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Stone Temple Pilots recently sued fired frontman Scott Weiland, claiming that he sabotaged the band’s 20th anniversary tour by repeatedly skipping promotional shows, showing up late for concerts and using STP to promote his solo career, reports The Hollywood Reporter.
In true music mayhem form, Weiland has countersued his old bandmates in Los Angeles, accusing them of conspiring to oust him, reports Entertainment Weekly.
In the bitter court filings that are more like a tiff between lovers than business partners, Weiland makes it sound like he was a one-man-band. He asks "How do you expel a man from the band that he started, named, sang lead on every song, wrote the lyrics, and was the face of for twenty years, and then try to grab the name and goodwill for yourselves?"
While the former bandmates want Weiland to stop playing STP songs and using the STP band name on his solo tour, Weiland's countersuit seeks $7 million in damages and wants a judge to dissolve the band partnership.
Without a written agreement stating otherwise, the law in most states will assume a number of things about a band's partnership.
The biggest assumption the law generally makes is that all members of the partnership have equal ownership of, and an equal right to use, all the assets of the partnership. In the case of a band, those assets include the band's name. But a number of factors can result in unequal ownership rights.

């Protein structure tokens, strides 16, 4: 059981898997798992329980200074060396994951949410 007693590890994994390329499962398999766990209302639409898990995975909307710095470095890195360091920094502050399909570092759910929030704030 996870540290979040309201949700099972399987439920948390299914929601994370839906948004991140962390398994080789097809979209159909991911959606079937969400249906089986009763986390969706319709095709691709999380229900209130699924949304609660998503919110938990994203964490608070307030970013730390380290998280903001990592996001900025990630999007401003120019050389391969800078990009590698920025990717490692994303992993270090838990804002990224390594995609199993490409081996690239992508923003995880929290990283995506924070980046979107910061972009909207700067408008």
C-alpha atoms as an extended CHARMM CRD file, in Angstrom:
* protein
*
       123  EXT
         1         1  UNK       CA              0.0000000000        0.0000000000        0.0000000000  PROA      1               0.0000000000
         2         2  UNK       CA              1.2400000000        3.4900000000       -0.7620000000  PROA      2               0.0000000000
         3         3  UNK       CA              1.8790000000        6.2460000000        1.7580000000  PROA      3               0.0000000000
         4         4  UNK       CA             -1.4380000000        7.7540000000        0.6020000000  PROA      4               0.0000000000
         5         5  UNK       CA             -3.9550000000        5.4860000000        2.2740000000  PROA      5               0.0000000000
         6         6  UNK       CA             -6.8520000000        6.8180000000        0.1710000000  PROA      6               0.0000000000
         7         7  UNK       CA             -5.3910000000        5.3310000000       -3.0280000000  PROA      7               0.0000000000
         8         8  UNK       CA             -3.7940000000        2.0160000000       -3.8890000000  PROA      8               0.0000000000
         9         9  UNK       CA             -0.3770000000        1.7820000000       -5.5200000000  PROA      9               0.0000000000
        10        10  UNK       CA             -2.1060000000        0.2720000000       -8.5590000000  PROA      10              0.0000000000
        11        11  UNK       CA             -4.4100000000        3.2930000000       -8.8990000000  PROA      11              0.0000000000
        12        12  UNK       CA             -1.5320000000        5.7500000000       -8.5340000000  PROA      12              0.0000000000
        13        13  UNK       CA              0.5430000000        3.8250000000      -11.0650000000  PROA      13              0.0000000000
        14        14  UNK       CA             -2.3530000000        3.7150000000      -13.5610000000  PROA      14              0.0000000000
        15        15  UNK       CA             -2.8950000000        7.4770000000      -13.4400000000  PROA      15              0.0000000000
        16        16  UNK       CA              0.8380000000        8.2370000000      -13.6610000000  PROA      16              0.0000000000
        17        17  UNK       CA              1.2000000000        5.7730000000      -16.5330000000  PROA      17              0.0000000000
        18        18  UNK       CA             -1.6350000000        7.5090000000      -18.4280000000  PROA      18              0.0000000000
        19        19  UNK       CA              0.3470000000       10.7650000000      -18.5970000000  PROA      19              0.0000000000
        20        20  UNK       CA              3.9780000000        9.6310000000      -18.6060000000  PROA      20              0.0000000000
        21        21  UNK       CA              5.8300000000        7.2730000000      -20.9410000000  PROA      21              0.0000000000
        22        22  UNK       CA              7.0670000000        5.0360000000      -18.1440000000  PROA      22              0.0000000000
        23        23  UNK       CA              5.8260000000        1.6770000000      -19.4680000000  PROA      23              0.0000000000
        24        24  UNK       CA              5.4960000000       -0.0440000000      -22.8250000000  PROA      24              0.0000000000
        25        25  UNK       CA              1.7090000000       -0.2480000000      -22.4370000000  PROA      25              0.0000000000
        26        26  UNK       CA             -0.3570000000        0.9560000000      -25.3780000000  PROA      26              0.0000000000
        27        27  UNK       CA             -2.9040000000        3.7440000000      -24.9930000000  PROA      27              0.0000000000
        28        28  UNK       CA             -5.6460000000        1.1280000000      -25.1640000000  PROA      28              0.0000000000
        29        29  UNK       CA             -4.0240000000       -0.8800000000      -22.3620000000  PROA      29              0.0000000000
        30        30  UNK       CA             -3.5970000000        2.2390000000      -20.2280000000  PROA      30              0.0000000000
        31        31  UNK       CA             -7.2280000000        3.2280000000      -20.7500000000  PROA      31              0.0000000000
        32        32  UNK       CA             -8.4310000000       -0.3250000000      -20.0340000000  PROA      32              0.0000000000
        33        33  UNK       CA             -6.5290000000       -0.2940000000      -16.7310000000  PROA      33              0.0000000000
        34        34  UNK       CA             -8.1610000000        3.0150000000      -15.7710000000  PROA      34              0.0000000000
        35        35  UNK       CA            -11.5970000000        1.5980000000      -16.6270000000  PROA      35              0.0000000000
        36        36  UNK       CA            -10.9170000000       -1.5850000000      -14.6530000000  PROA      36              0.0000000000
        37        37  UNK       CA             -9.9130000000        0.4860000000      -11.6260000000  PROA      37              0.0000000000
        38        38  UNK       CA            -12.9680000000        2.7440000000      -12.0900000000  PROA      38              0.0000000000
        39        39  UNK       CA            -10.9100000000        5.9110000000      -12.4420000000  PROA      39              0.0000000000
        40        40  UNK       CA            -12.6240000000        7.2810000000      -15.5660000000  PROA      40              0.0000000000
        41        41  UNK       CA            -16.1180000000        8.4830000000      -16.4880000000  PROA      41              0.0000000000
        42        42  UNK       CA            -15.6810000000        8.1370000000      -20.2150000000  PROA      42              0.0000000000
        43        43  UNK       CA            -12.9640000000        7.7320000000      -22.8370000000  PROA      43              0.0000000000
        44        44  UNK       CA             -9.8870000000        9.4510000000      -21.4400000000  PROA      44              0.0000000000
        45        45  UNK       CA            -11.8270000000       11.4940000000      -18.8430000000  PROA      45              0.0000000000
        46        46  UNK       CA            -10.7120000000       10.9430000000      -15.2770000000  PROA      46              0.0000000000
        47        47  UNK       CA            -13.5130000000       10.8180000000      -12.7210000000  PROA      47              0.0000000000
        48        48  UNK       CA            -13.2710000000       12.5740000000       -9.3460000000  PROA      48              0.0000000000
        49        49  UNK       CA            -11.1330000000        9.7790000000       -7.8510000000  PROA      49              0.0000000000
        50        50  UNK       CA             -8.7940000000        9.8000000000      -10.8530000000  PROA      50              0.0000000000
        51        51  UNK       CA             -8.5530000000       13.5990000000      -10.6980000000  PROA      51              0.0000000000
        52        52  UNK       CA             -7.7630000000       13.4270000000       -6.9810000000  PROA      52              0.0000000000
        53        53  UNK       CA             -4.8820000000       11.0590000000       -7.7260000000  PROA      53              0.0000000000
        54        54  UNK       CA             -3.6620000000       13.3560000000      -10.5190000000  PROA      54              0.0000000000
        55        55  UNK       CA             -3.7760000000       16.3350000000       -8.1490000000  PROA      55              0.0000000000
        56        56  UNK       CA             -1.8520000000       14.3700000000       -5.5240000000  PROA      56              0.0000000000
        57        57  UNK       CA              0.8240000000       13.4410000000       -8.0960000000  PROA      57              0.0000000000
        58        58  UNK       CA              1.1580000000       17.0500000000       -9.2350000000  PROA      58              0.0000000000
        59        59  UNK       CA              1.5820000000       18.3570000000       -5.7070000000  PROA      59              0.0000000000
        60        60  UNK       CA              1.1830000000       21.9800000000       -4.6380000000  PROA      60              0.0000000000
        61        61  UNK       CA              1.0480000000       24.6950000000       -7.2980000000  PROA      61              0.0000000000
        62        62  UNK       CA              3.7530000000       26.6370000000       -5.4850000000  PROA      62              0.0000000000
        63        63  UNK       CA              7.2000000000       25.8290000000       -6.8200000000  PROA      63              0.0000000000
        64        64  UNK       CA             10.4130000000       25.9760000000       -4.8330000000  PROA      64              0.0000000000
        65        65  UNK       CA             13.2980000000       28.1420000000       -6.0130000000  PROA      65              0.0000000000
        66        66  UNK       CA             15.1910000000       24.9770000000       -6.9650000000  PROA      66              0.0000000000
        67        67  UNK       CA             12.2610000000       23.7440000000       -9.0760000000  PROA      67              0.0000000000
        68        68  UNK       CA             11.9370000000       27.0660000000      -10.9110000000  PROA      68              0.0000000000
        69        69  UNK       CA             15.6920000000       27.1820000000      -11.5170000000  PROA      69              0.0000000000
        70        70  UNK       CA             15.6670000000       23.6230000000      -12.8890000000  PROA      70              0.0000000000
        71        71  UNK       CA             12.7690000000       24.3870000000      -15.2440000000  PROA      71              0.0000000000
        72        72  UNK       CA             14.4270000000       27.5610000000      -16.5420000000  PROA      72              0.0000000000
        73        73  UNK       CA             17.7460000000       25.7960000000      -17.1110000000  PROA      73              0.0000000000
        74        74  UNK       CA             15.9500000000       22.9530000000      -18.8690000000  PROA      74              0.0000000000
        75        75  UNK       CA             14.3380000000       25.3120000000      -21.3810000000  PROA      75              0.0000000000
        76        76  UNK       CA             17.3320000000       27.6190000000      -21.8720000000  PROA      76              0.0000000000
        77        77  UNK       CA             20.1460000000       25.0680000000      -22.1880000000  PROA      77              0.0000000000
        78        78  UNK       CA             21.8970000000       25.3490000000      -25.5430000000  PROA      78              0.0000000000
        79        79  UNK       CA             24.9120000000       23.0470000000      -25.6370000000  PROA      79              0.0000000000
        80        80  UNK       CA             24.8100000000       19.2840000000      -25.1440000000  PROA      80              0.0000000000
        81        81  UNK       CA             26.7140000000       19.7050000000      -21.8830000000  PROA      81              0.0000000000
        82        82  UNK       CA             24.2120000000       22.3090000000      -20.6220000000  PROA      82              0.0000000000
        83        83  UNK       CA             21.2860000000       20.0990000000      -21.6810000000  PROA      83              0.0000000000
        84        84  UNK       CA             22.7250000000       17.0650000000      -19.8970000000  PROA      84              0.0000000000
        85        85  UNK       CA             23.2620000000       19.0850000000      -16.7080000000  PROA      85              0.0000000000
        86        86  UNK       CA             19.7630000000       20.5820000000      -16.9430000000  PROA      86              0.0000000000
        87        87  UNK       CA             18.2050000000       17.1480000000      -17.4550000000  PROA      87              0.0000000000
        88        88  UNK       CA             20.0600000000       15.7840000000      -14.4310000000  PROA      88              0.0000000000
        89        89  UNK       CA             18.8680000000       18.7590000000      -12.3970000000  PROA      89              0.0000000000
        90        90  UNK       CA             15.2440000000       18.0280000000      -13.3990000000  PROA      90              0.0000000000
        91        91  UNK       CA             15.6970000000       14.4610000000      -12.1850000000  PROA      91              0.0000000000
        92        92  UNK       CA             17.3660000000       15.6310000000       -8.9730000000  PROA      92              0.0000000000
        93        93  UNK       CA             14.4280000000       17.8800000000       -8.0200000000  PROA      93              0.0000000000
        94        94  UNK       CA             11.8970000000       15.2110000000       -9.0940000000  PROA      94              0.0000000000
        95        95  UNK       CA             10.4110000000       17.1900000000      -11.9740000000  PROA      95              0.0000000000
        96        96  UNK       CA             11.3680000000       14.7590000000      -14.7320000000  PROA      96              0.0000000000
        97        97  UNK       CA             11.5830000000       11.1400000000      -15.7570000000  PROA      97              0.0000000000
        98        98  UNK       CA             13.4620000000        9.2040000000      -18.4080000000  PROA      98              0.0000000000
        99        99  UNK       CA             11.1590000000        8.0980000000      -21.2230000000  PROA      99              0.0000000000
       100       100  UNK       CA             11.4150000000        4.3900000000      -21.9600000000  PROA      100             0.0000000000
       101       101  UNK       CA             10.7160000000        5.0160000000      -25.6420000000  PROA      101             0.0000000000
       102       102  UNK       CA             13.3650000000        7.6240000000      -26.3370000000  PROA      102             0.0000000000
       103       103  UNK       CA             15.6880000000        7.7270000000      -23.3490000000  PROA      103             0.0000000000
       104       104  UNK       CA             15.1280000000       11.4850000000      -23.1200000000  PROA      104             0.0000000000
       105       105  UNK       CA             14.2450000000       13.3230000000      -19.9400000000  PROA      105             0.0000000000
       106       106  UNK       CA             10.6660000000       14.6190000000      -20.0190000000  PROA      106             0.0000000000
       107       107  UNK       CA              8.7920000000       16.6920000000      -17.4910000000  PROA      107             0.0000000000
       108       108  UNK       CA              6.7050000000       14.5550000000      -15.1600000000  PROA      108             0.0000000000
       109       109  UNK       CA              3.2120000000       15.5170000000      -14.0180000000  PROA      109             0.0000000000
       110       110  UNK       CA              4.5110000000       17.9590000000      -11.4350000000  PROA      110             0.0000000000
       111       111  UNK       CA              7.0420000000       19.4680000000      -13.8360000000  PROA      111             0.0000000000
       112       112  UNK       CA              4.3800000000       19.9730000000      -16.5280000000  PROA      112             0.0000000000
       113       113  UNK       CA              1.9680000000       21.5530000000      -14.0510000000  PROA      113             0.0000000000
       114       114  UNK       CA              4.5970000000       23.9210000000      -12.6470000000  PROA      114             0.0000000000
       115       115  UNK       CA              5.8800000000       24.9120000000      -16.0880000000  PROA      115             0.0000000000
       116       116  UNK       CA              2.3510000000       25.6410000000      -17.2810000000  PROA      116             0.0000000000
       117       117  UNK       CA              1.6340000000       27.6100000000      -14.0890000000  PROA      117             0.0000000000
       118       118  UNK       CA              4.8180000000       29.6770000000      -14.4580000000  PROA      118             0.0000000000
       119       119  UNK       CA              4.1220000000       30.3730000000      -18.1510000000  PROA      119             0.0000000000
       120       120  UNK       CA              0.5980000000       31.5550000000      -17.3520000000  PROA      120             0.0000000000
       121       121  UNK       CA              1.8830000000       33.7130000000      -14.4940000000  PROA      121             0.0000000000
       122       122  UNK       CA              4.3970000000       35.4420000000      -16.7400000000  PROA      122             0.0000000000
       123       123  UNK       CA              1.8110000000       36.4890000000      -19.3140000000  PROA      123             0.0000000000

Though not as traditionally rocker-ish as trashing a hotel room and getting into fistfights, rock legends legally battling bandmates over band name rights happens more than you'd think.
Remember when Gun N' Roses called it quits? As it turns out, there was a long legal showdown that ended with lead singer Axl Rose as the owner of the band's incredibly iconic name, reports Entertainment Weekly.
In a legal six degrees of separation twist that should make Kevin Bacon smirk, non-Axl members of Guns N' Roses formed a band called Velvet Revolver, which recruited STP's Scott Weiland for vocals -- who is now in the same kind of mess with his old bandmates.
Meeting with a lawyer can help you understand your options and how to best protect your rights. Visit our attorney directory to find a lawyer near you who can help.